Massachusetts employers must be aware of several potentially relevant laws when an employee requests leave or a reduced schedule as a result of complications from pregnancy. Employers with at least six employees are covered by the Massachusetts Maternity Leave Act ("MMLA"). The MMLA entitles female employees that have completed an initial probationary period to up to 8 weeks of leave for the purpose of giving birth or adopting a child. The leave is either paid or unpaid at the discretion of the employer, but it is only available once the child has been born.
The Family Medical and Leave Act ("FMLA") is a federal law that requires employers with at least 50 employees to provide up to 12 weeks of unpaid leave to employees for qualified medical and family reasons, including complications relating to pregnancy. Thus, Massachusetts employers with 50 or more employees are covered by both the FMLA and the MMLA.
Where leave is taken for a reason specified in both the FMLA and MMLA (such as maternity leave), the leave may be counted simultaneously against the employee's entitlement under both laws. Unlike the FMLA, however, the MMLA does require an employer to provide leave for any pregnancy-related medical conditions prior to birth. This creates the possibility that an employee might exhaust the 12 weeks of FMLA leave because of complications during a pregnancy, and then still be entitled to 8 weeks of MMLA leave after the birth (because MMLA leave could not have been used before the birth).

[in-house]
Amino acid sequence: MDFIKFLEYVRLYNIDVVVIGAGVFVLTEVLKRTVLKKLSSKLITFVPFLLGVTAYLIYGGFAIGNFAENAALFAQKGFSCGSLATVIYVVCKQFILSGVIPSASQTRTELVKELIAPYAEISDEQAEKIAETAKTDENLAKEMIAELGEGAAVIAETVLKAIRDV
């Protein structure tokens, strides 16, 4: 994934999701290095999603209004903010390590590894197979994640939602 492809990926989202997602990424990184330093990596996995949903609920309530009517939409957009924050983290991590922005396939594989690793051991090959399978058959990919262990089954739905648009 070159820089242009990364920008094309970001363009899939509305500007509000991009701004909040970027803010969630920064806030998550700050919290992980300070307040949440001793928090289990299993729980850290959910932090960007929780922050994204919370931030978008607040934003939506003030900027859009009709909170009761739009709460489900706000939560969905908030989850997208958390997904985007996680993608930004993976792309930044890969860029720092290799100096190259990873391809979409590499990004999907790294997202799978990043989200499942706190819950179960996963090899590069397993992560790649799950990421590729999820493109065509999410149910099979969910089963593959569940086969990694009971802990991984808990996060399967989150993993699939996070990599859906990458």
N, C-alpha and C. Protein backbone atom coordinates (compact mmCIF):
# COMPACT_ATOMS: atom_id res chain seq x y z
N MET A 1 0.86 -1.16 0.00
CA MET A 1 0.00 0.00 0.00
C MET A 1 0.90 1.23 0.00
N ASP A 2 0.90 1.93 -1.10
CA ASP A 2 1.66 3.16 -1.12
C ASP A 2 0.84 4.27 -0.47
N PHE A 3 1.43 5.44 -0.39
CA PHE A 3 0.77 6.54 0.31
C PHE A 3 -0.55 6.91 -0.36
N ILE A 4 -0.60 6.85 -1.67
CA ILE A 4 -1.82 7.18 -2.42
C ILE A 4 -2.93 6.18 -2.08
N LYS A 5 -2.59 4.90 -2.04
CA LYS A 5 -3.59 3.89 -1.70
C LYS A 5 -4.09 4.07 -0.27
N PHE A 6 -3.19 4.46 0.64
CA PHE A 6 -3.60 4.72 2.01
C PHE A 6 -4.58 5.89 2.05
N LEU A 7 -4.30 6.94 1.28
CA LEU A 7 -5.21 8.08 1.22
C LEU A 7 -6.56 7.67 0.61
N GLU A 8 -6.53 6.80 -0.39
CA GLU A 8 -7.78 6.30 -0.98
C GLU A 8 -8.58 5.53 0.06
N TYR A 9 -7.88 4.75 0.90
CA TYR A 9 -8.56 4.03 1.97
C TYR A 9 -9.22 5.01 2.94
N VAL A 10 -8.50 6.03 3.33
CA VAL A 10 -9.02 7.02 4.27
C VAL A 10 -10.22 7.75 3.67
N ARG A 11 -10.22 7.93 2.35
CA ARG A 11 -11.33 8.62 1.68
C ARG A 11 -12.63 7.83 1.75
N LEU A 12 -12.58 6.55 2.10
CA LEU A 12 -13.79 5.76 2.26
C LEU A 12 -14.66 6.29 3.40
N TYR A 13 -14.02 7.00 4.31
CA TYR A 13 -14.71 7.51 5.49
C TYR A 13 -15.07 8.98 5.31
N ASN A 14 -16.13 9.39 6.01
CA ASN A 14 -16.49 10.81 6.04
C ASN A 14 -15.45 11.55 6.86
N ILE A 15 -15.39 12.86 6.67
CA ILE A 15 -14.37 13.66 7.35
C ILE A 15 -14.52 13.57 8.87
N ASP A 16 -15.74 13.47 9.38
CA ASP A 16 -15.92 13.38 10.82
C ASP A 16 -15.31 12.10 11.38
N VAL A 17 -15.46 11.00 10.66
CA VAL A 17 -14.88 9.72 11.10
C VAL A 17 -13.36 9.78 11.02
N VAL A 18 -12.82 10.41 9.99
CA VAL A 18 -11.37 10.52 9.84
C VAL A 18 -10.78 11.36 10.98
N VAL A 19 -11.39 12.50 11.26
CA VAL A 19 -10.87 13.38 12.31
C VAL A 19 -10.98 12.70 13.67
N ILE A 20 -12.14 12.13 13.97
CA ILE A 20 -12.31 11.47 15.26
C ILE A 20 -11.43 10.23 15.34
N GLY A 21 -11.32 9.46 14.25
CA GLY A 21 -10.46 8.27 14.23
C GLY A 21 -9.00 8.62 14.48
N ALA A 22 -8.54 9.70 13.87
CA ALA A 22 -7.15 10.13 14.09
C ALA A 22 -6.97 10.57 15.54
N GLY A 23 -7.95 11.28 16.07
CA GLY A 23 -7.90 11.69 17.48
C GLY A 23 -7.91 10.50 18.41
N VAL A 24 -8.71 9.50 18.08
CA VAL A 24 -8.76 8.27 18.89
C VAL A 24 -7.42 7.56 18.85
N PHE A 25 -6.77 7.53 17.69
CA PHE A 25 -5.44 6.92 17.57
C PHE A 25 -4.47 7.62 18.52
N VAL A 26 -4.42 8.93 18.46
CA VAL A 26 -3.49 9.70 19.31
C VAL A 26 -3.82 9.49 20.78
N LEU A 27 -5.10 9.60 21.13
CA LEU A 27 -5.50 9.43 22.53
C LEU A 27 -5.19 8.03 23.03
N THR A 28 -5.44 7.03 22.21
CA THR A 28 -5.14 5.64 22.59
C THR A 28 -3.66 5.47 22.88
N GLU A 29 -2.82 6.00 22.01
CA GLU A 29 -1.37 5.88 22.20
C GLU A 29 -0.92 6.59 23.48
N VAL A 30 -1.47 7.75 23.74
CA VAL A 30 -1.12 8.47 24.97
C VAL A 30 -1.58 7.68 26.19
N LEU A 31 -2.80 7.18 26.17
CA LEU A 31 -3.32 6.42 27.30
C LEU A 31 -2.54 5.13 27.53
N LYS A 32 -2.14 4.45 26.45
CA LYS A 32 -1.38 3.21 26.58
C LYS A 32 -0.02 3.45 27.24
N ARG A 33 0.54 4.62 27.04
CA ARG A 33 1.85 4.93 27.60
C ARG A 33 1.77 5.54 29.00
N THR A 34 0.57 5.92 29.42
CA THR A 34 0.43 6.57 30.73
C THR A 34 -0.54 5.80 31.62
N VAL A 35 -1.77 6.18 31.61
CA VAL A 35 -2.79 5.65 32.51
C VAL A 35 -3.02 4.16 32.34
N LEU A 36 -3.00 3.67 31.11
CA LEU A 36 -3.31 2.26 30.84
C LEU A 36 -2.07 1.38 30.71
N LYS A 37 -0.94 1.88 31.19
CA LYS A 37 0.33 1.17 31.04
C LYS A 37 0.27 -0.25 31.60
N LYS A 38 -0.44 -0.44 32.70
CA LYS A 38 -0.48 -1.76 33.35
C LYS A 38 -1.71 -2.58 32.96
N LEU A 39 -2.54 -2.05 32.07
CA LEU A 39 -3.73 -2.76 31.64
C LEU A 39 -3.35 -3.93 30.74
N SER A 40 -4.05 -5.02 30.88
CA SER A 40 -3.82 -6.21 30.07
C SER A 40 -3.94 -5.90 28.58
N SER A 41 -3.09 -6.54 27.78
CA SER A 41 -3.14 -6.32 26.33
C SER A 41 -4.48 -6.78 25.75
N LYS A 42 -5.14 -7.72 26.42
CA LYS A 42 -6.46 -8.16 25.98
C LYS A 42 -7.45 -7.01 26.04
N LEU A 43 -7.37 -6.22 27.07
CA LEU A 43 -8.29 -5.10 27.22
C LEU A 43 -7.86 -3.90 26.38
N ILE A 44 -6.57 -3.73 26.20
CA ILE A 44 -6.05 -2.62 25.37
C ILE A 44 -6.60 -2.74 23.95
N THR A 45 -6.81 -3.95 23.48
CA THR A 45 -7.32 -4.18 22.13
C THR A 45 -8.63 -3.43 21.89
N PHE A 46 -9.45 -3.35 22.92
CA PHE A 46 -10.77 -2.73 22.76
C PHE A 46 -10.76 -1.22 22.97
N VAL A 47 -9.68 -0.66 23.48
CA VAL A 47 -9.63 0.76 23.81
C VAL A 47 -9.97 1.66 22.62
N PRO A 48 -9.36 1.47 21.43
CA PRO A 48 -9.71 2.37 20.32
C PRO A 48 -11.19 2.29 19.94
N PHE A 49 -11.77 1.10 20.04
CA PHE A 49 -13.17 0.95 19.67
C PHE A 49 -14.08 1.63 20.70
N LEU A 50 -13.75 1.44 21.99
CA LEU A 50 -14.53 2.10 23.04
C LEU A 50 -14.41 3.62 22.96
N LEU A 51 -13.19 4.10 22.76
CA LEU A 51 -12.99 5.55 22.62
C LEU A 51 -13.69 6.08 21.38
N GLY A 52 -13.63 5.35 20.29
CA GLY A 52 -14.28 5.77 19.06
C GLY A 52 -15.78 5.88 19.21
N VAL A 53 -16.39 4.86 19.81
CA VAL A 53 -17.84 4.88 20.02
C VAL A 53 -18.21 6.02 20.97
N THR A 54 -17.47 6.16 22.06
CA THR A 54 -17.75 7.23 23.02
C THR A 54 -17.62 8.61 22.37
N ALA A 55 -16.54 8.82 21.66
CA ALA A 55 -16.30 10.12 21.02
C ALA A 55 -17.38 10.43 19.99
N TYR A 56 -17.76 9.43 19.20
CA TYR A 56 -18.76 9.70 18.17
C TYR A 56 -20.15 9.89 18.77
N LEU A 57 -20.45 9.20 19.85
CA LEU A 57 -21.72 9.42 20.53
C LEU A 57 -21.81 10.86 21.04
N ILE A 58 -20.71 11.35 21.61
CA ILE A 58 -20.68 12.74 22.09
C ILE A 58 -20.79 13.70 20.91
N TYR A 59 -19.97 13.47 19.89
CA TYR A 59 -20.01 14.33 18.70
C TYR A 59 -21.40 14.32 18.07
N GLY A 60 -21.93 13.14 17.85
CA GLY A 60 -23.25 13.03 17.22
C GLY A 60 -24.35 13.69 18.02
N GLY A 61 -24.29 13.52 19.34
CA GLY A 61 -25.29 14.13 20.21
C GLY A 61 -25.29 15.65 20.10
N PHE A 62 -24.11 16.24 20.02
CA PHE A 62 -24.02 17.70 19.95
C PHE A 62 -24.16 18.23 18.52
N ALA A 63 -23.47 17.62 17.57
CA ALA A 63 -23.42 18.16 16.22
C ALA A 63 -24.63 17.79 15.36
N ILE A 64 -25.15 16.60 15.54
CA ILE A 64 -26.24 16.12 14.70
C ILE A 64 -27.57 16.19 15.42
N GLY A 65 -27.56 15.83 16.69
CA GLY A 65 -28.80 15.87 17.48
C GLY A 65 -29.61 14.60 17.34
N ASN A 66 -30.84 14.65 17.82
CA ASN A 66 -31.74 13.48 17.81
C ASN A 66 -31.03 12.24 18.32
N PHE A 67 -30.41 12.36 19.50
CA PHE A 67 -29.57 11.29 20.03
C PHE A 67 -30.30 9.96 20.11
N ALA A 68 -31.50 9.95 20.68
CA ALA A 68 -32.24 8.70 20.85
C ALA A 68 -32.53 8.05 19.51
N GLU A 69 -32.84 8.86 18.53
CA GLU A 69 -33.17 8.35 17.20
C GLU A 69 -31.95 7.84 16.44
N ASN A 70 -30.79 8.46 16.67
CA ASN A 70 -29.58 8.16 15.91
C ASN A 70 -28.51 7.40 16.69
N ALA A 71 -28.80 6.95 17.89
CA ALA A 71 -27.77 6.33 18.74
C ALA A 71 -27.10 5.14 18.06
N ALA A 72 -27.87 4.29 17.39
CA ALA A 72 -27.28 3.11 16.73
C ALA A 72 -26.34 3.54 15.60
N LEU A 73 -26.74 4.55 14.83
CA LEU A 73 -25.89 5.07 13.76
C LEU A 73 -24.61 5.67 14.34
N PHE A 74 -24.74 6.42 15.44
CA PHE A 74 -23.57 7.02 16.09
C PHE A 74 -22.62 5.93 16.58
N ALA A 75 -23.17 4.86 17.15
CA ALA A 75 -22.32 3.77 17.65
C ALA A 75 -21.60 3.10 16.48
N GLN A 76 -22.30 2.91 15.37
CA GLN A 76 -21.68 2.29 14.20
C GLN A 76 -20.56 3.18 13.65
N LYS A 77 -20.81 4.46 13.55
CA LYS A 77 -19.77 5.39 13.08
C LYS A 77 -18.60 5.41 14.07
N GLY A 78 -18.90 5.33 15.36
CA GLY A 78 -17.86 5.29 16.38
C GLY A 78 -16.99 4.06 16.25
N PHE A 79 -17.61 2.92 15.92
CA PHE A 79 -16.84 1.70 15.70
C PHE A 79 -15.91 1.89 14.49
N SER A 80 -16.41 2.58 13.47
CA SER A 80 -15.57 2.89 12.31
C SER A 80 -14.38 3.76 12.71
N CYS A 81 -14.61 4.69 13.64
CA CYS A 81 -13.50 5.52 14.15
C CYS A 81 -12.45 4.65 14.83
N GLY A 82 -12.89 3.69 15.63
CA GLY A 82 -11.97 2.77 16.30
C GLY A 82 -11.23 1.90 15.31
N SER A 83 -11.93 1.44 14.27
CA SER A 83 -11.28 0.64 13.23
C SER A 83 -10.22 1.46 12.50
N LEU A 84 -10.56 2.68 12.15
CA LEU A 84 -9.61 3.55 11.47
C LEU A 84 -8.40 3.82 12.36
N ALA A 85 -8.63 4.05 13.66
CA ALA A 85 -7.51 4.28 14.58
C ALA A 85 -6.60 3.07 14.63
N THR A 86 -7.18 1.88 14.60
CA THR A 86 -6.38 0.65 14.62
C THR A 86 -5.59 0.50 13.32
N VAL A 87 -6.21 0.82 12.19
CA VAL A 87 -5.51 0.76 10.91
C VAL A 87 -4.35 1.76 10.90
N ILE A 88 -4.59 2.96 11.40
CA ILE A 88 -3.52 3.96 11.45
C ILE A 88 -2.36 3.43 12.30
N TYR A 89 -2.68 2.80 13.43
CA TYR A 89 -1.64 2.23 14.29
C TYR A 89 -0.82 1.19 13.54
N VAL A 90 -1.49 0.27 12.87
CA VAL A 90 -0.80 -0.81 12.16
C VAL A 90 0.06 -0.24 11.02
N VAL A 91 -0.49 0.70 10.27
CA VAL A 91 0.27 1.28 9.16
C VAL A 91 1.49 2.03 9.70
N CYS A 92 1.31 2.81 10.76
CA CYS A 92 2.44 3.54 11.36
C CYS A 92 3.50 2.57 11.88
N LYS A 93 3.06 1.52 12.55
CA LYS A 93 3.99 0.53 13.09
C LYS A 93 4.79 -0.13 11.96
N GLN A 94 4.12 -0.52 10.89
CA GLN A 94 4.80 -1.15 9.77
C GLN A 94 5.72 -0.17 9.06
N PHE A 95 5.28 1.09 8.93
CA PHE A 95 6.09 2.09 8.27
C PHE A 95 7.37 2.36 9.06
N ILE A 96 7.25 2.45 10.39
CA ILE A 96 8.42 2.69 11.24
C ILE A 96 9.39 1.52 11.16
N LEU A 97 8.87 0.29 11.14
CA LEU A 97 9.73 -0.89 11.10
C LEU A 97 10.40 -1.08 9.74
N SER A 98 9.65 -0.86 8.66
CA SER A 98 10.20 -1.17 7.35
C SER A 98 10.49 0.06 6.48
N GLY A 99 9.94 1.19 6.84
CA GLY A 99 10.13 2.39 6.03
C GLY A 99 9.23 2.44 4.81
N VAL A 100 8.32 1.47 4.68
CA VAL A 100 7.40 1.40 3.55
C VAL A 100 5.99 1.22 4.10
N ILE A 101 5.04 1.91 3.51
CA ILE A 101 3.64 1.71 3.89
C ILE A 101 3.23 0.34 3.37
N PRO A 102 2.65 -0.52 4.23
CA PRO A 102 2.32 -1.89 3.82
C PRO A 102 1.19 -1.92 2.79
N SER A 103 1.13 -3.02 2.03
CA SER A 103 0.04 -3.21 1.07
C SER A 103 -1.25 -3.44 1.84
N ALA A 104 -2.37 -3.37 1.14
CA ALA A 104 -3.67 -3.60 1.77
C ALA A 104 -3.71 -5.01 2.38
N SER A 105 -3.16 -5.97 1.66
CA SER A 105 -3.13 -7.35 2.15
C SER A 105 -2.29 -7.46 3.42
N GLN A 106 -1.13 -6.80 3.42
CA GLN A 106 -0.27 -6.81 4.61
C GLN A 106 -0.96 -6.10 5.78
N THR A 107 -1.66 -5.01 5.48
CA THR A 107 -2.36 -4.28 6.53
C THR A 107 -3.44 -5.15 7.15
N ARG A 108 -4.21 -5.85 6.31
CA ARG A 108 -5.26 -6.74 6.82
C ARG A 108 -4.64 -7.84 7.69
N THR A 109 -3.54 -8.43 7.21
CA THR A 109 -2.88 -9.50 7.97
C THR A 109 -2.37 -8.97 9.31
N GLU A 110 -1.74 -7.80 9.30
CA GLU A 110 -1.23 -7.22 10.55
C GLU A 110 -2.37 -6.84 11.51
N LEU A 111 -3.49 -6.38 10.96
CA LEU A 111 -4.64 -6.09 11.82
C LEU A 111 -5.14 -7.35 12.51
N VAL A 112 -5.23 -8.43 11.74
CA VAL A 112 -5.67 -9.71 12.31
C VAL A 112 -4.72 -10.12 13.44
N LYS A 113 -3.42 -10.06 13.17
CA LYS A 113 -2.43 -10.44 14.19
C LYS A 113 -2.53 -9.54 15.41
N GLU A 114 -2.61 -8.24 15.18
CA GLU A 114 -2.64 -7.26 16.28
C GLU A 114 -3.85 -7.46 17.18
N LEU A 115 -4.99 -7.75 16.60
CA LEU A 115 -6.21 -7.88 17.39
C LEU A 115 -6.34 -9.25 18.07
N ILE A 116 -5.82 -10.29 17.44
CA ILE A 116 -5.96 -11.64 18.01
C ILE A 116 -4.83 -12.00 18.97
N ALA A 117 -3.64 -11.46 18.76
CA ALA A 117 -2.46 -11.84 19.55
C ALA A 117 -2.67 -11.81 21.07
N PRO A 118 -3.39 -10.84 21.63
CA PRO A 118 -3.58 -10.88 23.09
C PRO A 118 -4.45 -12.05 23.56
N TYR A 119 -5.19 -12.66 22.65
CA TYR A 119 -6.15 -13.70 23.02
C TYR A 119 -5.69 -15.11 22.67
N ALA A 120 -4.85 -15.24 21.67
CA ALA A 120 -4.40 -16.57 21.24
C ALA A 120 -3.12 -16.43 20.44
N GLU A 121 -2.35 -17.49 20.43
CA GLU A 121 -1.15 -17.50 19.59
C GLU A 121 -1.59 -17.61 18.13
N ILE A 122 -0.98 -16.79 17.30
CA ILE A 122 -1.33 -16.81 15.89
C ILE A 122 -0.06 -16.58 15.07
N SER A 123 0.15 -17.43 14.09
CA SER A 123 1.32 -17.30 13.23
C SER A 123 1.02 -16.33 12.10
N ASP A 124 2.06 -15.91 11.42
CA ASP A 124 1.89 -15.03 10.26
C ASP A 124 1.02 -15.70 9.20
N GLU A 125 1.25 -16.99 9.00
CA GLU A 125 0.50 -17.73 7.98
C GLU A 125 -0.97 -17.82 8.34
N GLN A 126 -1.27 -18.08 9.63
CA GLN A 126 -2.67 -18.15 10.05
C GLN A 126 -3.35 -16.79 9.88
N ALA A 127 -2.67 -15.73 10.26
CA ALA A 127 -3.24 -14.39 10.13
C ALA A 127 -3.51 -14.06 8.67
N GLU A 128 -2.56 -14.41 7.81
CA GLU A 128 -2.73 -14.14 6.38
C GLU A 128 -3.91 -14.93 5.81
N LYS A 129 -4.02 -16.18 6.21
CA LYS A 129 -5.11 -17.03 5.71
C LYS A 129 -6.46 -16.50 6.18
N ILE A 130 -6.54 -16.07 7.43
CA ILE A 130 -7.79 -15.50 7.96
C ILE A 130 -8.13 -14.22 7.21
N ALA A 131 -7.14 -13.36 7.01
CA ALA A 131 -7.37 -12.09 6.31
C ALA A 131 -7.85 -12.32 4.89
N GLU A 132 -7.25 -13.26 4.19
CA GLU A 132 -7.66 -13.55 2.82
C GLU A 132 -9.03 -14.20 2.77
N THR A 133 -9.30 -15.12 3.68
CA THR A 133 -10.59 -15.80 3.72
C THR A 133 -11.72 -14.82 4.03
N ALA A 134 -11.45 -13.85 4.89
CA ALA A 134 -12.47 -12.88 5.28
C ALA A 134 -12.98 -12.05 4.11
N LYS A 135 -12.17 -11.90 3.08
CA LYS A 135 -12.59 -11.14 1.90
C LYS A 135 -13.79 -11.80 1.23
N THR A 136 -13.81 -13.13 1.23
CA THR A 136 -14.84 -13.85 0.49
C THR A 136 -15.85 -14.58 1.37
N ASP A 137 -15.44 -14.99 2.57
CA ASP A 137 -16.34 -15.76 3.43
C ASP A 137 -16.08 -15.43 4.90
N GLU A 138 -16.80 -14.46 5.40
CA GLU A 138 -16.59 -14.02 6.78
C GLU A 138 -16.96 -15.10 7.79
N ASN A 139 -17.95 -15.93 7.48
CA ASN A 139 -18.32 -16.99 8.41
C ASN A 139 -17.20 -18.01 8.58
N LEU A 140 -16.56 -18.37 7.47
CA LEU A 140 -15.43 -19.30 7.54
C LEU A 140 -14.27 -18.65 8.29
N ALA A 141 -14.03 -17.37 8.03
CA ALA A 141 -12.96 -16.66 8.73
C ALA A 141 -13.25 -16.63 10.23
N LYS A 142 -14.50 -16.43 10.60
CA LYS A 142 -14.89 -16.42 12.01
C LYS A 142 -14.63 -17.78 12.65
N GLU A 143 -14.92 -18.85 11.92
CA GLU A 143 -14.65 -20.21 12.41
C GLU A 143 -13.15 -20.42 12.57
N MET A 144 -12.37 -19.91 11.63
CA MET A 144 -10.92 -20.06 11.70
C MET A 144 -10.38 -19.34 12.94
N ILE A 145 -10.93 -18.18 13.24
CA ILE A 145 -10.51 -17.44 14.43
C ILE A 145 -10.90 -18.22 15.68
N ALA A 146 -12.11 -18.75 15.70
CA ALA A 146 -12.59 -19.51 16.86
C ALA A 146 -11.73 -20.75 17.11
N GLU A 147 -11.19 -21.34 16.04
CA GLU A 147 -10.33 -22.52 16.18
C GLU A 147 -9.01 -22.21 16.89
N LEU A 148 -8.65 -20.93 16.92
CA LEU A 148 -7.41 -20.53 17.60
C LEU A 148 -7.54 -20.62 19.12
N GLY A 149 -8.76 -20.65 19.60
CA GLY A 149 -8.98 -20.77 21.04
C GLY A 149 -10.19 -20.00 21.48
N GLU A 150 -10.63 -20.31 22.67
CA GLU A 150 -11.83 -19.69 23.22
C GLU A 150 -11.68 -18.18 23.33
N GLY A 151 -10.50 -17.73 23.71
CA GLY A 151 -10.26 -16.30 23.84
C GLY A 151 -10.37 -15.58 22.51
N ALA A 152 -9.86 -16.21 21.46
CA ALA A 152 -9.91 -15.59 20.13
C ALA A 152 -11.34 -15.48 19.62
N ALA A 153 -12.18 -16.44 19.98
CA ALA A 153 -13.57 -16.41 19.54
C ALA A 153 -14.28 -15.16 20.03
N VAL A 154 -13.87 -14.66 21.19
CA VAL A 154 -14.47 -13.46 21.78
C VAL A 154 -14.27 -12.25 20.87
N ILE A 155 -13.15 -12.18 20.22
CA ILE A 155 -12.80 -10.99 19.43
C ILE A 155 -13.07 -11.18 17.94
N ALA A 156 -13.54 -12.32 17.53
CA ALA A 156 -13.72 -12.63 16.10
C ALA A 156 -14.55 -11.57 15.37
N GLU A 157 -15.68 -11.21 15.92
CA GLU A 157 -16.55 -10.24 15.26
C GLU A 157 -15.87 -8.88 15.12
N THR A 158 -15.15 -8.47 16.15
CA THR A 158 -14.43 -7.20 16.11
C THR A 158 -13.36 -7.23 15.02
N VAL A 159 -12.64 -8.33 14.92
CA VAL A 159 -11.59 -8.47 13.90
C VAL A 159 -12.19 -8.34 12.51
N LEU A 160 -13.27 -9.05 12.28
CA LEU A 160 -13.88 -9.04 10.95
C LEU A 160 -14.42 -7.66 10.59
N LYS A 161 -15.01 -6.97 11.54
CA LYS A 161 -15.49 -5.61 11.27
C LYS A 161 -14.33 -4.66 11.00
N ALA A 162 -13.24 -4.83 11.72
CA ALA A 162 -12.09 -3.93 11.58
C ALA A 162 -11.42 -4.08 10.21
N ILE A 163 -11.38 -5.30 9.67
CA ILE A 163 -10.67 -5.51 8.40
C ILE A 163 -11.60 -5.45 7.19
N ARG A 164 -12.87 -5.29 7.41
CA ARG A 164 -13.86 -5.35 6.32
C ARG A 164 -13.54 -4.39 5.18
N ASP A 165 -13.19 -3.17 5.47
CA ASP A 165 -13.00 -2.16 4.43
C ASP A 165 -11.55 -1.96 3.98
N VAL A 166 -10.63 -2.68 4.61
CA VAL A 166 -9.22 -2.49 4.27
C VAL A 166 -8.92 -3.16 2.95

Even though the MMLA does not specifically require that an employee be given leave prior to birth, it would be a mistake for Massachusetts employers with fewer than 50 employees to believe that they are free to deny an employee's request for leave because of complications from pregnancy. This is because the MMLA requires employers to treat pregnancy-related disabilities the same as other temporary disabilities. So, if a Massachusetts employer has a short-term disability plan in place, they must treat requests for pregnancy-related leave consistent with company policy or face liability for gender discrimination.
Finally, regardless of whether there is a short-term disability plan in place, employers with at least 15 employees must be aware that complications from pregnancy may be considered a disability under the federal Americans with Disabilities Act ("ADA"). Broadly, the ADA requires an employer to provide a reasonable accommodation to a disabled employee. If complications from a pregnancy are considered a disability, then an employer could face liability for refusing an employee's request for leave for complications arising from pregnancy.
Given the number of overlapping laws, this is an especially complex area that employers should consider carefully when an employee asks for leave due to complications from pregnancy.